Victorian Britain

The Victorian era spans such a vast period and it is immensely frustrating to find some behaviour or mode of dress or food or style being touted as “the” Victorian way. A young woman in 1845 was very different to one in 1890. They had different childhoods, different educations and vastly different potential.

The question of etiquette always comes up. Victorian society developed into one based as much on one’s own worth and hard work as any family background. This was the time of the self-made man and the great industrialists. It is often hard for folks outside the UK to get their head around our class system which is far more nuanced than simply working-middle-upper. And these boundaries are, to some degree, flexible.

It ought to also be noted that society was not a homogeneous lump of people all behaving the same way. Furthermore, the sheer volume of books and magazines that advised people on how they SHOULD behave shows us that quite often, people were NOT behaving in that way – otherwise, they wouldn’t need to be told! Don’t get your information from contemporary household hint books :) Even the fiction of the time, depending on the author, is to be read and understood cautiously – are they portraying the reality of the time, or the ideal aspiration?

Question everything. Assume nothing.

Here are some books which I have found particularly illuminated, informative and challenging. Note! I have used affiliate links to Amazon. This means if you click on the link and buy something, I may make a few cents. It costs you nothing but feel free to bypass it.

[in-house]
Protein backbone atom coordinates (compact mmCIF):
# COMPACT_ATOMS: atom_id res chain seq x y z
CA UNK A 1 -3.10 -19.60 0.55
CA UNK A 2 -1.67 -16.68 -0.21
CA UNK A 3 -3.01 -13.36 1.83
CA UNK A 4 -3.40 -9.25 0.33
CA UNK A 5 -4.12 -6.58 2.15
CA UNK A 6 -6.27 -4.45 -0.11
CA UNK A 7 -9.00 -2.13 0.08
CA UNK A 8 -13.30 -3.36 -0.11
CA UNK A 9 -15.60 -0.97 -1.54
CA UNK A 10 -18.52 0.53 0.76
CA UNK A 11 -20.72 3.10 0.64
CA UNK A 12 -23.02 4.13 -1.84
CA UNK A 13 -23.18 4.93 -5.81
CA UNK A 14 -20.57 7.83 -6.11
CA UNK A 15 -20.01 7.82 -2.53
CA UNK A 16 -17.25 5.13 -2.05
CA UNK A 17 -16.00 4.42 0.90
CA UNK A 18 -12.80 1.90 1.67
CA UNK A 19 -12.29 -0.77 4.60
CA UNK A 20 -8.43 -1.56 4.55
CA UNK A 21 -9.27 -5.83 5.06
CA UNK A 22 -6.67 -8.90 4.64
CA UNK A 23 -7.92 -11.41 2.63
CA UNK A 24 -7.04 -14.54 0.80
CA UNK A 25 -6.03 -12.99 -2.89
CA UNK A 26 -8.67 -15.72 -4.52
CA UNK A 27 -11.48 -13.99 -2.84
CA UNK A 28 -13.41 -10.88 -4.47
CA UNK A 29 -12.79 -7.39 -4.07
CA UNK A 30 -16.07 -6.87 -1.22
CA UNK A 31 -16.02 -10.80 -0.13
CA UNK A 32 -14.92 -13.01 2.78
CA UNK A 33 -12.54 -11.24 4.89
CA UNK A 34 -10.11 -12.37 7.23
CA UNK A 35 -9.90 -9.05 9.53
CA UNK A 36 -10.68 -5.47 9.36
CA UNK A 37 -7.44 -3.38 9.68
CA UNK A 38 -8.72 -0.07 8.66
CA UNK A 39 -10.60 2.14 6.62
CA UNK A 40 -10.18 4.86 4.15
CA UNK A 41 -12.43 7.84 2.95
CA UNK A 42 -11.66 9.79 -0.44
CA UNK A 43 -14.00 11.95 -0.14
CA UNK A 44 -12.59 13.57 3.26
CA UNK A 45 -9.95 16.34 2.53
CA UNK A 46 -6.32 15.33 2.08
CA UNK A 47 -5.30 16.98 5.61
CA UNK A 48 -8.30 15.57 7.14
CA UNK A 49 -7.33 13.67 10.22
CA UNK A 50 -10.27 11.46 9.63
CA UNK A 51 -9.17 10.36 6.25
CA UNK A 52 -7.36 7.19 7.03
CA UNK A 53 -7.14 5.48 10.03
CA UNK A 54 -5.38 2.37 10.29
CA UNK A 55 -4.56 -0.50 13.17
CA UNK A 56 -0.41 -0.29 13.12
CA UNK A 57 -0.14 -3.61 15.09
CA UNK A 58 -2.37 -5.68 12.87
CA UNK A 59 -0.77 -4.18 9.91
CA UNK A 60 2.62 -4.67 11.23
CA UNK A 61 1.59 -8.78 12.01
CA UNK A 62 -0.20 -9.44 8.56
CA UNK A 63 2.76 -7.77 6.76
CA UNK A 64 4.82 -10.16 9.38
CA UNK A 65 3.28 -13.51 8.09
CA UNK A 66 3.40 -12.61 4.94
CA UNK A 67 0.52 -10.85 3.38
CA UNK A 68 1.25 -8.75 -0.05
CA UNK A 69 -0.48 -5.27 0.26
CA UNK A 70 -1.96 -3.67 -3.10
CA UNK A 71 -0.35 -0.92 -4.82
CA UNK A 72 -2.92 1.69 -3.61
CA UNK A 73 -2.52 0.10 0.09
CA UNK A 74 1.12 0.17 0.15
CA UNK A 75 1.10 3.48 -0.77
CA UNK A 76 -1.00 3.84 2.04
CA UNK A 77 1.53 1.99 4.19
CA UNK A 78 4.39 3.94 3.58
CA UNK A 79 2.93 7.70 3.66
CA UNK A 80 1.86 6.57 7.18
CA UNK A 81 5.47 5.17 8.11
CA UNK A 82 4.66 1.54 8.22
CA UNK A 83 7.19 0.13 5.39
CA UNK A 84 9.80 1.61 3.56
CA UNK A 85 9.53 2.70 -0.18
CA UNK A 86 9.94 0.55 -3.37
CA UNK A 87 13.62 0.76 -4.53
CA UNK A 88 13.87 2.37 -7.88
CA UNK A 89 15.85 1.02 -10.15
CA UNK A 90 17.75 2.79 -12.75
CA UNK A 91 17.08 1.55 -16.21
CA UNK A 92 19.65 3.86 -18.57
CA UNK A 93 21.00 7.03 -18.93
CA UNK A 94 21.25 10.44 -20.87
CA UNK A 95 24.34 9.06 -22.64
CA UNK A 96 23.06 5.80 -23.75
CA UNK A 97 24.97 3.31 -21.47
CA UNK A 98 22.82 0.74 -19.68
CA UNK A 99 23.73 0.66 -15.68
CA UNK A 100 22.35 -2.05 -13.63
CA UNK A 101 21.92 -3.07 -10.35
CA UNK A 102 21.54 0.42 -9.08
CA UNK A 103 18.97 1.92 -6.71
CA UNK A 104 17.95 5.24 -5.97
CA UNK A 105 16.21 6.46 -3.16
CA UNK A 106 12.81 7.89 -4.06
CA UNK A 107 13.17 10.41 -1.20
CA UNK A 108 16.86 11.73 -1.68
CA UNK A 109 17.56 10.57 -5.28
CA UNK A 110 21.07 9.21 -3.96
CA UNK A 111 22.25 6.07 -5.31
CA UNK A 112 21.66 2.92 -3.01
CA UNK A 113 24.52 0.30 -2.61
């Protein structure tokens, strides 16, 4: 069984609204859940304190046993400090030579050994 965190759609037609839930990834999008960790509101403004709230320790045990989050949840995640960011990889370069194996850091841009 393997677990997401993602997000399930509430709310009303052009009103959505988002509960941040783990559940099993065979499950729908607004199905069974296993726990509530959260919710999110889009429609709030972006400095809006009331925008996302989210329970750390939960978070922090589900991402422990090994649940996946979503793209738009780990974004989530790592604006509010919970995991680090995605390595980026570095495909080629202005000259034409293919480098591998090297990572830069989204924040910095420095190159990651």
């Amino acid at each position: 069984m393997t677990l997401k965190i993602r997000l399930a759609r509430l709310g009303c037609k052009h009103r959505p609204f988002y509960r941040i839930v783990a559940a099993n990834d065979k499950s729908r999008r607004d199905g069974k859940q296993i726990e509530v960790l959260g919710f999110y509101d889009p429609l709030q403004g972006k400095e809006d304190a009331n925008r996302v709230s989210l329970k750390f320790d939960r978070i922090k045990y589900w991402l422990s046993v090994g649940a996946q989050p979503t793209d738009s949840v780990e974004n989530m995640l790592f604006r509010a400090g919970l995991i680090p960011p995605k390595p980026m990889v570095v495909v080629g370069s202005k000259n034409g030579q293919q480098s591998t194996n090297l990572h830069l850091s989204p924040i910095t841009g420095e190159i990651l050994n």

General Victoriana:

The Victorian City: Everyday Life in Dickens’ London – Judith Flanders

This is a huge and fascinating book looking at the life in the streets from morning to night. I don’t mean people who lived on the streets, but everyone who passed through, from rich to poor, and what the streets meant to them and how they were used. It’s a treasure trove of facts with plenty of references to help you on further research.

Victorian Household Hints – Elizabeth Drury

A compendium-type book divided up into the main servant classes, and their duties, with extracts from advice manuals pertinent to each role in the house. Good for snippets of information but these are ideals, not necessarily facts.

The Victorian House – Judith Flanders

Another huge and deeply interesting tome from Flanders, this one organised room by room. It concentrates on the middle classes, and how they lived, and also traces the changes over the long Victorian period. It covers far more than simply the idea of the house. Each room illuminates a different aspect of society. Hugely influential for my own books.

How To Be A Victorian – Ruth Goodman

I admire Goodman’s amazing approach to real-life, hands-on history. If she tells you about corsets, she is telling you from experience as she will happily strap herself in and get to work cleaning a house, just to see how it really feels. The book is organised over a day, examining each facet of life that a Victorian at various points in the long era would encounter. Huge and thrilling.


Crime and Victorian Britain:

The New Police in Nineteenth-Century England: Crime, Conflict and Control – David Taylor

This was pretty hard to get hold of (I did NOT pay the prices currently showing on Amazon!). I ended up with an ex-library copy from the US. It’s a rather dry and academic text so if you are looking at this sort of thing at a deeper level, I’d recommend it, but it’s not for the general reader.

The Great British Bobby: A History of British Policing from the 18th Century to the Present – Clive Emsley